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On David Fizdale and Leadership

Fizdale’s voice and platform in Memphis is a powerful one.

NBA: Playoffs-San Antonio Spurs at Memphis Grizzlies Nelson Chenault-USA TODAY Sports

During this emotionally charged period in American history, more and more people are calling for men and women in leadership positions to take sides.

No one has to ask where David Fizdale stands.

Fizdale, Head Coach of the Memphis Grizzlies, recently spoke with Wendi C. Thomas of The Undefeated and MLK50 Memphis, about a variety of issues ranging from the removal of Confederate monuments, the events of this past weekend in Charlottesville, Virginia, and more.

Fizdale has not shied away from these types of topics in his short time at the helm of the Grizzlies. He has been open about his feelings on race and the issues of his childhood in symposiums and interviews before. But this is a direct and strong response to the current climate of American race relations, even going up to the point of calling out and criticizing President Trump himself. Other NBA head coaches like Steve Kerr and Gregg Popovich have been critical of the President, but in the wake of Charlottesville Fizdale’s remarks are especially powerful...and are likely to not be popular among all who hear them in the Memphis Grizzlies fan base.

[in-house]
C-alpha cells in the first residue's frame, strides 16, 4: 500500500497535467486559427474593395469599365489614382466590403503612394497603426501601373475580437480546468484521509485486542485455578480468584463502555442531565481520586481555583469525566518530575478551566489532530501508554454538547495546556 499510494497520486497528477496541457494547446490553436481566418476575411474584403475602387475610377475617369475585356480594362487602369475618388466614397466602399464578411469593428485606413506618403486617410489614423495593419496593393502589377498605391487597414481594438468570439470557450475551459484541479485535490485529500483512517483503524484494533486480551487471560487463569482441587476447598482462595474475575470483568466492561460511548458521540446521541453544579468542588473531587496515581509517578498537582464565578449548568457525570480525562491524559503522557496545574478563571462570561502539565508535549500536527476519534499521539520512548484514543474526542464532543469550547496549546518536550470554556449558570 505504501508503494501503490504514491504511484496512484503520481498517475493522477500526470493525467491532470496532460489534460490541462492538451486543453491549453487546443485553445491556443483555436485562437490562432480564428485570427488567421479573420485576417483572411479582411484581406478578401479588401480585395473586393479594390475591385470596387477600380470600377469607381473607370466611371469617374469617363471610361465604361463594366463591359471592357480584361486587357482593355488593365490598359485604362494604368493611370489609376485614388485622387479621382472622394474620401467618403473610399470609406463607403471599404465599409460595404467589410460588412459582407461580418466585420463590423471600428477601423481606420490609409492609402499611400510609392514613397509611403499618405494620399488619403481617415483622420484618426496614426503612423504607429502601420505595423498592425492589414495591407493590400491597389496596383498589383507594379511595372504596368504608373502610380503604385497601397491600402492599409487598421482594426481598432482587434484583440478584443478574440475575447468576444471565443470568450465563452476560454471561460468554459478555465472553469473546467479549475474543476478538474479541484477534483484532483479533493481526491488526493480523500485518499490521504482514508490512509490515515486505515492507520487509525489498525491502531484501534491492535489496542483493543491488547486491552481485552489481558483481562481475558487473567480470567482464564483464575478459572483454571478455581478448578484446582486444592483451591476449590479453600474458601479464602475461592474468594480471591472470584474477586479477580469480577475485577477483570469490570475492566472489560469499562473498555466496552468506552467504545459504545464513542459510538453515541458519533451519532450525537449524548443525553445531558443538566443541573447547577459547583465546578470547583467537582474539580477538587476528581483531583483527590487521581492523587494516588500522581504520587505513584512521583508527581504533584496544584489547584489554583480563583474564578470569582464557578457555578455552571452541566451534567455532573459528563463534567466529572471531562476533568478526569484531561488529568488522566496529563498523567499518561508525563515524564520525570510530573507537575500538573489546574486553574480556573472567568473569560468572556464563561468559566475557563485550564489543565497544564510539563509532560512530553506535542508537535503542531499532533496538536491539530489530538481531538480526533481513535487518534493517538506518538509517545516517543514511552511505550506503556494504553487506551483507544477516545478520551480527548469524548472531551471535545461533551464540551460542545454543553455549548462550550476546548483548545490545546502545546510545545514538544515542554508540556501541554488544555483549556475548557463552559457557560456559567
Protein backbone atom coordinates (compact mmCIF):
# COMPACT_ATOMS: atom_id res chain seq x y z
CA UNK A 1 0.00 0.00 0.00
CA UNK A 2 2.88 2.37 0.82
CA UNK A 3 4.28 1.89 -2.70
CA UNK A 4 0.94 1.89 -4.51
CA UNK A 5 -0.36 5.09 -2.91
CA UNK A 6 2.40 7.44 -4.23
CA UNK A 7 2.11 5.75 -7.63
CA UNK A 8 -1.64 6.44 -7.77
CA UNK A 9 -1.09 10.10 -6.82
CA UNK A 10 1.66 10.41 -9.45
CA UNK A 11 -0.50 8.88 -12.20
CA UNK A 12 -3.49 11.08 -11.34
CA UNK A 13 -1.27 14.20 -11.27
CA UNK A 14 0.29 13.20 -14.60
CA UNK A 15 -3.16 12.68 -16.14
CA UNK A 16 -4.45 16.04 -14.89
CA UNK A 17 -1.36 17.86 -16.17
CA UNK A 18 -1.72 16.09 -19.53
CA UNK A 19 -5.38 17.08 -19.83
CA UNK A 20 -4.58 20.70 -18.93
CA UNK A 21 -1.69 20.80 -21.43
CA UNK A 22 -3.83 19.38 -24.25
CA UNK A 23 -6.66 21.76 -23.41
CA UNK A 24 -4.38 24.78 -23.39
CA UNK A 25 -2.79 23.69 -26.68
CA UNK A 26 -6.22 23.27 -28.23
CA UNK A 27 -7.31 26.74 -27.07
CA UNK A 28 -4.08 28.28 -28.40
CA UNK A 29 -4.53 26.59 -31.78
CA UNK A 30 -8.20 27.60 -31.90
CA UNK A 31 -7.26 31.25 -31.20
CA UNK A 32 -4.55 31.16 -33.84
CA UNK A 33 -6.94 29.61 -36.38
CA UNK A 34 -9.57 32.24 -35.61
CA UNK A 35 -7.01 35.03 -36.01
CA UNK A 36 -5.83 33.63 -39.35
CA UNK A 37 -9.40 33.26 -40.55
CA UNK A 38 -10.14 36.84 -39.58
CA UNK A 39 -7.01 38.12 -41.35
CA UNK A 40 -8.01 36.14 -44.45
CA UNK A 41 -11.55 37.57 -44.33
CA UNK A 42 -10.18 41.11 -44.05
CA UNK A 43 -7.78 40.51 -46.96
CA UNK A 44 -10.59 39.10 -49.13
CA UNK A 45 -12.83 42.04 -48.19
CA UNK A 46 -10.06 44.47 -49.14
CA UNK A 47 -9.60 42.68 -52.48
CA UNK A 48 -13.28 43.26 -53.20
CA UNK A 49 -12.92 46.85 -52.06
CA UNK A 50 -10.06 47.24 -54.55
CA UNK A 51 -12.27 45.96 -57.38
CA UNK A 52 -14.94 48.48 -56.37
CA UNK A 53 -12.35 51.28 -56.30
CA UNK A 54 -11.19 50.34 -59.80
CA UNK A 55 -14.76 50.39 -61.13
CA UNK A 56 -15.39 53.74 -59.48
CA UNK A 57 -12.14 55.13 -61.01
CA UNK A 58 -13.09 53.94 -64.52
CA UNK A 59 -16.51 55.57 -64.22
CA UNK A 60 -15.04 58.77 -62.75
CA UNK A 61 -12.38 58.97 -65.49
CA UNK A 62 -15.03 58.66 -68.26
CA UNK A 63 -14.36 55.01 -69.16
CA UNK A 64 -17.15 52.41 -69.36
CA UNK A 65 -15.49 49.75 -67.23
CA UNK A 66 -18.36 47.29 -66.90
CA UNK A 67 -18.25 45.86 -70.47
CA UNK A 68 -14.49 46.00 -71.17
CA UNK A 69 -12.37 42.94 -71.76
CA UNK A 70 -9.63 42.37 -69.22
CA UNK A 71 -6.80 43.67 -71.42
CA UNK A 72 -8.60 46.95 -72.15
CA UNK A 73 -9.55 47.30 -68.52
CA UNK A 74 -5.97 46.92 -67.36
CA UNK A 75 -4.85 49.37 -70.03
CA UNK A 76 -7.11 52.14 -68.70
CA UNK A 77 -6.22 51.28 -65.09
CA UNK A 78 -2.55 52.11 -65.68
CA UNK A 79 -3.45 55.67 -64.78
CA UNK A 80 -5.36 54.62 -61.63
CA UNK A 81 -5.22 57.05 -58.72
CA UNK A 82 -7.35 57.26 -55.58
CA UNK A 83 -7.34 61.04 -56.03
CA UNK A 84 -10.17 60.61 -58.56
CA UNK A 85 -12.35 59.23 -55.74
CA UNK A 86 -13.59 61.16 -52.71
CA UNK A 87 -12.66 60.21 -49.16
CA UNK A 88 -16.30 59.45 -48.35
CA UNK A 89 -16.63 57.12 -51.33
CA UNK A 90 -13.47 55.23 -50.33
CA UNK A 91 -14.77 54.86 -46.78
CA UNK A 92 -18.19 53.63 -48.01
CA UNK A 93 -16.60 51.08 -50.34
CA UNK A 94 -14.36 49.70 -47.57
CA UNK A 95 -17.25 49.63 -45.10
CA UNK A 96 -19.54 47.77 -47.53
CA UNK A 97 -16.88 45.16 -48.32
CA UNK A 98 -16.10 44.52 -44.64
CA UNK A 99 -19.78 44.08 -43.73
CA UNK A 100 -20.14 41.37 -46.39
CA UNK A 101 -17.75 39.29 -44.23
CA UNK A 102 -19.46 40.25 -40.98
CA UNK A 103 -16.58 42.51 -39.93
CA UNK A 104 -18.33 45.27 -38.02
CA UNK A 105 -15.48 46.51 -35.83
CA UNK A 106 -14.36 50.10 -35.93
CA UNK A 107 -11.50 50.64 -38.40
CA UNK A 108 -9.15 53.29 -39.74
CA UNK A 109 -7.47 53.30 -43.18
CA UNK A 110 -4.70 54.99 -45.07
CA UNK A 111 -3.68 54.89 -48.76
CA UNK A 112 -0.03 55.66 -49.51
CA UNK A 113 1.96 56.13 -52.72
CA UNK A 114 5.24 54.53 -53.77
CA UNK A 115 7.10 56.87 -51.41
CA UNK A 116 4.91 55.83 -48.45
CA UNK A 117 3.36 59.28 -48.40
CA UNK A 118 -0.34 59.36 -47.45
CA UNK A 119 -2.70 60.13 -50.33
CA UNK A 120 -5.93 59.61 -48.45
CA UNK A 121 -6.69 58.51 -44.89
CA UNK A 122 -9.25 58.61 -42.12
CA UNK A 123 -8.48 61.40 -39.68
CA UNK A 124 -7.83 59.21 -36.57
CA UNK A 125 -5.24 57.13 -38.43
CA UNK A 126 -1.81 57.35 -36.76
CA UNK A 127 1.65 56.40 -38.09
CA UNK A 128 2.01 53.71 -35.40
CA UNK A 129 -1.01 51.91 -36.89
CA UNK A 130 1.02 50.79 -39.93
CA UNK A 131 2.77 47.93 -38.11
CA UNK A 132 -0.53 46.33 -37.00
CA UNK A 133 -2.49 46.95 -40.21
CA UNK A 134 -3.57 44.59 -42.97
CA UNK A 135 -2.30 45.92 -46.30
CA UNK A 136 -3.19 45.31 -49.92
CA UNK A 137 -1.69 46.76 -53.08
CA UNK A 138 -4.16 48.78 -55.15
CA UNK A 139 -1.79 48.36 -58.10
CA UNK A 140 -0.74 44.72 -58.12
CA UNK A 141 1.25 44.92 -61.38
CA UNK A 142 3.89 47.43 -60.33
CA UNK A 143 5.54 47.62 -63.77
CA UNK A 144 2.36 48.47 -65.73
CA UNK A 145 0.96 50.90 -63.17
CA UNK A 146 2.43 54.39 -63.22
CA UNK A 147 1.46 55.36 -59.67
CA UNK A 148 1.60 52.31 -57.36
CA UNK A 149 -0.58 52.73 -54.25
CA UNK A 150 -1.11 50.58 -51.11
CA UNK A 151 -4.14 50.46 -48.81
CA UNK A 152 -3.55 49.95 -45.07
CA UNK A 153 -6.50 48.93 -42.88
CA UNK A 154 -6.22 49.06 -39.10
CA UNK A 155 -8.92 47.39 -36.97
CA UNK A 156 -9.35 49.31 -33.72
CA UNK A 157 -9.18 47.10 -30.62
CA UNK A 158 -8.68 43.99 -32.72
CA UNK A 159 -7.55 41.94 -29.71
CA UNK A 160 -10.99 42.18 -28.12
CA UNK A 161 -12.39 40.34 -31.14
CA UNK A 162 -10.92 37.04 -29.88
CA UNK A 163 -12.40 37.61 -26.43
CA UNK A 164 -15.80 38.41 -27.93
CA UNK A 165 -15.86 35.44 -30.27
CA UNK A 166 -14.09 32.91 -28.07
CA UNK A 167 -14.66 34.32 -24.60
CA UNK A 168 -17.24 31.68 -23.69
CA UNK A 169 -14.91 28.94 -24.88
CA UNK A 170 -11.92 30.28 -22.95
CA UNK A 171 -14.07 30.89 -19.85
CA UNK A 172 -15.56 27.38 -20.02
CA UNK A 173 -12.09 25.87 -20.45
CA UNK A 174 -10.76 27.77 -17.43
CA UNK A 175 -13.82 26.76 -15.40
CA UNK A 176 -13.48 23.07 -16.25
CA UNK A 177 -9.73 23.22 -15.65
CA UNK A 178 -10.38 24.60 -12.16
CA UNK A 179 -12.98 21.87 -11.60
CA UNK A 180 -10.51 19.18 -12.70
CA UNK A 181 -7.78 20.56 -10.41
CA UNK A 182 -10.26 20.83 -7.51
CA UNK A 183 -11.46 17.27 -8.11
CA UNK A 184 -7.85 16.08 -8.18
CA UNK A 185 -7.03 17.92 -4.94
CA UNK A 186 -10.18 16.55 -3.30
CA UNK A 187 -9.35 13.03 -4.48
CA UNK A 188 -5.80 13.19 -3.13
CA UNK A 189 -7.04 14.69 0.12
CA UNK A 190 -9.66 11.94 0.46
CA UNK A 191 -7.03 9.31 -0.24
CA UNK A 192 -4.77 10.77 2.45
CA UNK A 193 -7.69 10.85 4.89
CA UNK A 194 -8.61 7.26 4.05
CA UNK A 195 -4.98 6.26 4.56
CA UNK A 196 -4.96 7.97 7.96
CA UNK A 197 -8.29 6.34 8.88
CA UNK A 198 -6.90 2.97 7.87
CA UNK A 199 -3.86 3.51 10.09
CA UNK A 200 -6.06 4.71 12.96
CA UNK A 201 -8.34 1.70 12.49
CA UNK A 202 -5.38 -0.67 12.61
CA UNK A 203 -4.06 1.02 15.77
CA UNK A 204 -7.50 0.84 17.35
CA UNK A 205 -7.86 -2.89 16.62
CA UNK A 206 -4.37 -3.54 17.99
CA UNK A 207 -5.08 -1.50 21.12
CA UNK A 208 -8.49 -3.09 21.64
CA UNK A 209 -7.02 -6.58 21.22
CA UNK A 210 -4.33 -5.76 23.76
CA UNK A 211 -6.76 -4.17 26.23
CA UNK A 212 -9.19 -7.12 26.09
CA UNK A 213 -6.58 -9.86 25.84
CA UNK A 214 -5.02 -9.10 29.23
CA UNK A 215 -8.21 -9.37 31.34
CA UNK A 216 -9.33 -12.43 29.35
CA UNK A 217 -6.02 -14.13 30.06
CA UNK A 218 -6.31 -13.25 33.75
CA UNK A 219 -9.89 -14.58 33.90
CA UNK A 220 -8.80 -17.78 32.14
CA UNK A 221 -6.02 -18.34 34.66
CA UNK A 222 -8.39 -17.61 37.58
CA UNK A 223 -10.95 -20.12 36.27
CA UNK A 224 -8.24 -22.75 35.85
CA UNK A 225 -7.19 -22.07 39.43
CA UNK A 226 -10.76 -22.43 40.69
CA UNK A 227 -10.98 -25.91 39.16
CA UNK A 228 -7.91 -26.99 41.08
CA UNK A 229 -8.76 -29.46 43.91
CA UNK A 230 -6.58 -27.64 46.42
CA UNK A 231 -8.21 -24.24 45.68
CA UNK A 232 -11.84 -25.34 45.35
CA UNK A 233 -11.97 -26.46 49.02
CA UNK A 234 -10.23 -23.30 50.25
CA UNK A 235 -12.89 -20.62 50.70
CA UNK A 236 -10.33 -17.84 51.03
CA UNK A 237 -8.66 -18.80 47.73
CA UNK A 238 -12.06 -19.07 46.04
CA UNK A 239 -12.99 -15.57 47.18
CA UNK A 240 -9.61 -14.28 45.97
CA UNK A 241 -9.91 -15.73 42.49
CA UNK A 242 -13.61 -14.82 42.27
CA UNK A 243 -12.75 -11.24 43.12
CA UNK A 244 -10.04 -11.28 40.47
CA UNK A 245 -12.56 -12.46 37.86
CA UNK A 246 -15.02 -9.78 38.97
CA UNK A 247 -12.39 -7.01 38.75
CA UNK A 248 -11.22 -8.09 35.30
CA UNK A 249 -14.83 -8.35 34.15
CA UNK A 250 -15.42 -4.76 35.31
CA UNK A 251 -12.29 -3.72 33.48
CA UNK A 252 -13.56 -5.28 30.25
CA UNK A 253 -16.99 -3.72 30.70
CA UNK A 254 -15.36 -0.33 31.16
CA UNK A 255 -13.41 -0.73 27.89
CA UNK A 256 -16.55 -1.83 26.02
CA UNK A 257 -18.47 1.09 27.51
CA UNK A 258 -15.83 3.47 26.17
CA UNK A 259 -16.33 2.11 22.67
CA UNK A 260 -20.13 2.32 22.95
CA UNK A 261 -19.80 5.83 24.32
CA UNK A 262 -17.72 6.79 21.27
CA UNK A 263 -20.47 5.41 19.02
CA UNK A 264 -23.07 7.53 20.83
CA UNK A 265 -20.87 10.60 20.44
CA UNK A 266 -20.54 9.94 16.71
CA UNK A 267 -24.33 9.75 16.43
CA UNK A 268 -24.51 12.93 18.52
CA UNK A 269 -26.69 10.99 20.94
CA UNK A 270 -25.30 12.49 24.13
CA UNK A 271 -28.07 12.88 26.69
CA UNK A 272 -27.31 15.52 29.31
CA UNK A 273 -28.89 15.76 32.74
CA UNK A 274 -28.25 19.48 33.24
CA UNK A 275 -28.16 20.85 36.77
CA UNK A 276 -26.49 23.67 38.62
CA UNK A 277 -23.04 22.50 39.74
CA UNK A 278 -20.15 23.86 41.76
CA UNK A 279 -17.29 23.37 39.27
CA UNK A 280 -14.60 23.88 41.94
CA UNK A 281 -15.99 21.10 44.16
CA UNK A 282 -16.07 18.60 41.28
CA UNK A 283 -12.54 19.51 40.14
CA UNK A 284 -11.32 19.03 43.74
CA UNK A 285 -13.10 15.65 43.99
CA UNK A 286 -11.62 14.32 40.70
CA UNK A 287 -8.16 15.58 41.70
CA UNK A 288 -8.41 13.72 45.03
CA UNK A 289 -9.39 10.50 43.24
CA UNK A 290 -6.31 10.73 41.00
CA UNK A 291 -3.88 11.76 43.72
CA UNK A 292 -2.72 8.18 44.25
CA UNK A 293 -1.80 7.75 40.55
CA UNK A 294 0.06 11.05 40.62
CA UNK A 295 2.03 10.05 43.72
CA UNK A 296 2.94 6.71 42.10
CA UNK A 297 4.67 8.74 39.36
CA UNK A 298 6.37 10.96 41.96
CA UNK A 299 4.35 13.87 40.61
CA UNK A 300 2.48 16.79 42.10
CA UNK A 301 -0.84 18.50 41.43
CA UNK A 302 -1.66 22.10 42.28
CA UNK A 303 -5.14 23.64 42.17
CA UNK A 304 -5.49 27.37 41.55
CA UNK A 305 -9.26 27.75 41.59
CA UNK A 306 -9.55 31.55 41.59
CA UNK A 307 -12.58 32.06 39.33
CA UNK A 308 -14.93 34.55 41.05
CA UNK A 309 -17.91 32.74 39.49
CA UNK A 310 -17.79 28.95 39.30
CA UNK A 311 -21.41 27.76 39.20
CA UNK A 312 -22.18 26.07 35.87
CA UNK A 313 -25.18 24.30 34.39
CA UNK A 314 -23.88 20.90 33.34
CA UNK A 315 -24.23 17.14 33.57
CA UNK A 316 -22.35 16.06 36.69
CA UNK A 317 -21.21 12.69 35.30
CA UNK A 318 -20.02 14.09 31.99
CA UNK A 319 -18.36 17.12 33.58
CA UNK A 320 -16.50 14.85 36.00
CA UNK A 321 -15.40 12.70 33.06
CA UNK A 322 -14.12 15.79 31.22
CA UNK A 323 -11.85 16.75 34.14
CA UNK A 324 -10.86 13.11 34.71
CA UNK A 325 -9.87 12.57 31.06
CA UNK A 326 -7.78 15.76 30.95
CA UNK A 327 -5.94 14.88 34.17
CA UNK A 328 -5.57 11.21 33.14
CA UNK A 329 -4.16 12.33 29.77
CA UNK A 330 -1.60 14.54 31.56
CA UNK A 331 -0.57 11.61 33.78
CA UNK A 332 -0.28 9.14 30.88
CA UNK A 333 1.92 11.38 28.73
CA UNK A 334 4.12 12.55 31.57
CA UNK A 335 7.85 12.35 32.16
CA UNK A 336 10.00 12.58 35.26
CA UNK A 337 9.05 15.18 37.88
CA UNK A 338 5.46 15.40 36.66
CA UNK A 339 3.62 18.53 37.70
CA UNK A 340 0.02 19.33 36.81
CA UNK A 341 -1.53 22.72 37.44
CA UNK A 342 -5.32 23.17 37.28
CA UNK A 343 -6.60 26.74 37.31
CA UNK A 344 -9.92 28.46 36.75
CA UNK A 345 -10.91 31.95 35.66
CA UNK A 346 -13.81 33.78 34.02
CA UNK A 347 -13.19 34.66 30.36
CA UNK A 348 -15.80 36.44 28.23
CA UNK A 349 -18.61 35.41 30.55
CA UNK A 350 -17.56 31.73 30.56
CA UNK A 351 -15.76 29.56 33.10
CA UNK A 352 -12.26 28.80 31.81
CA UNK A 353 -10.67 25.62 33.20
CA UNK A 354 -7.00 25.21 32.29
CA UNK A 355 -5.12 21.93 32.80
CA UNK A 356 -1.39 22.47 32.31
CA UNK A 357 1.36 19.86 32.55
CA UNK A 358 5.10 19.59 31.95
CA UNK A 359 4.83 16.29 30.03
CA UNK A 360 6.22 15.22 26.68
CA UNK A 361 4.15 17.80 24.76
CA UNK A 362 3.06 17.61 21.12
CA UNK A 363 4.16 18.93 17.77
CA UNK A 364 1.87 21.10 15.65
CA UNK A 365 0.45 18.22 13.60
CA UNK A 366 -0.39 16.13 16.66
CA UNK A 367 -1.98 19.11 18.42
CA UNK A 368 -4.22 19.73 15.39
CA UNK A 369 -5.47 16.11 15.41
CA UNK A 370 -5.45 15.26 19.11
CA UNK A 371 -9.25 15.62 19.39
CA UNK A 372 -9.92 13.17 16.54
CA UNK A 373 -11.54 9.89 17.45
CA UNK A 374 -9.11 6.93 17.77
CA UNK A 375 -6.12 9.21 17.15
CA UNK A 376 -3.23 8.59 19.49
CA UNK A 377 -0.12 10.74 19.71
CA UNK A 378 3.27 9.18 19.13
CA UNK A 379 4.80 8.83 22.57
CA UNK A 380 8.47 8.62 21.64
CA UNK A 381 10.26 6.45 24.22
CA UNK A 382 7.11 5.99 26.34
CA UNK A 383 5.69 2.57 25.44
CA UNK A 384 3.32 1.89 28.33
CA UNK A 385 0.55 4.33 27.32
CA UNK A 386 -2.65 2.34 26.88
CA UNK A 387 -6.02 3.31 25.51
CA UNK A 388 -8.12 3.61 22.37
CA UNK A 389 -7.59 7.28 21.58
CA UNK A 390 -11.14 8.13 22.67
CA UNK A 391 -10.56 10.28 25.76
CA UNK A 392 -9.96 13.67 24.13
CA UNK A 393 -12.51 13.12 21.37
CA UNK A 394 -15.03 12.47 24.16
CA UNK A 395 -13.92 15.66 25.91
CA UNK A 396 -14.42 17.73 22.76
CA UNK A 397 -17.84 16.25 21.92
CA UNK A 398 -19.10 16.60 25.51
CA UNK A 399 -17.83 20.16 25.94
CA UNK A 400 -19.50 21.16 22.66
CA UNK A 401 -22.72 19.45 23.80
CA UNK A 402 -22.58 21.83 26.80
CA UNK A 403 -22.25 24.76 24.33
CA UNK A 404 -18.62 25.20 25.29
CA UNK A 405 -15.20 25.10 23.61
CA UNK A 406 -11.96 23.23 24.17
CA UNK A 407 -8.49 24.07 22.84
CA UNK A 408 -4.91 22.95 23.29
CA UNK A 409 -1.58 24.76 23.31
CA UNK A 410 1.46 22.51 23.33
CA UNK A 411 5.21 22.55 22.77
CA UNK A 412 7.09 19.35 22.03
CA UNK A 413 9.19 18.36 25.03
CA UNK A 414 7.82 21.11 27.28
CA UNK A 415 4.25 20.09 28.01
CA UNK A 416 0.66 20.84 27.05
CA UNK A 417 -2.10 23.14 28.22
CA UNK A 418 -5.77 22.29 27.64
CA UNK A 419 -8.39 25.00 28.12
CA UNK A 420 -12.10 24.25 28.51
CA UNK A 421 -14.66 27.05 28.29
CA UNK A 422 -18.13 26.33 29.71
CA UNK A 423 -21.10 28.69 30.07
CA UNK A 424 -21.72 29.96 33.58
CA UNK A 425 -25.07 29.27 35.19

But that is what leadership is. Speaking out on your beliefs, taking a stand, and valuing that over the bottom line. In a city like Memphis, where according to 2015 demographic data almost 63% of the population is black, where the National Civil Rights Museum is just blocks away from FedExForum, where Dr. Martin Luther King Jr. was assassinated... the debate over Confederate monuments and racism is not just about history. It is about the present, the here and now, and now more than ever distinct voices are needed to speak out against hate and bigotry.

This is a basketball blog. You reading this could likely care less about the political leanings of a blogger. But after this past week and what has occurred in Virginia and in cities and states across this land, people have had their passions ignited and intensified. It has led to many questioning what leadership exists in local, state, and federal government. Taking a stand for beliefs isn’t going to make you universally beloved. But it will make you a guiding light for those who agree with you, and in the Memphis community it will make you someone worthy of investing in.

David Fizdale took a stand this week and showed what leadership is. As America continues to heal from the events in Charlottesville, and tries to figure out just what kind of nation it wants to be moving forward, it is good to know that at least in Memphis there are those who will use their platform for moving forward together. That is needed now more than ever.

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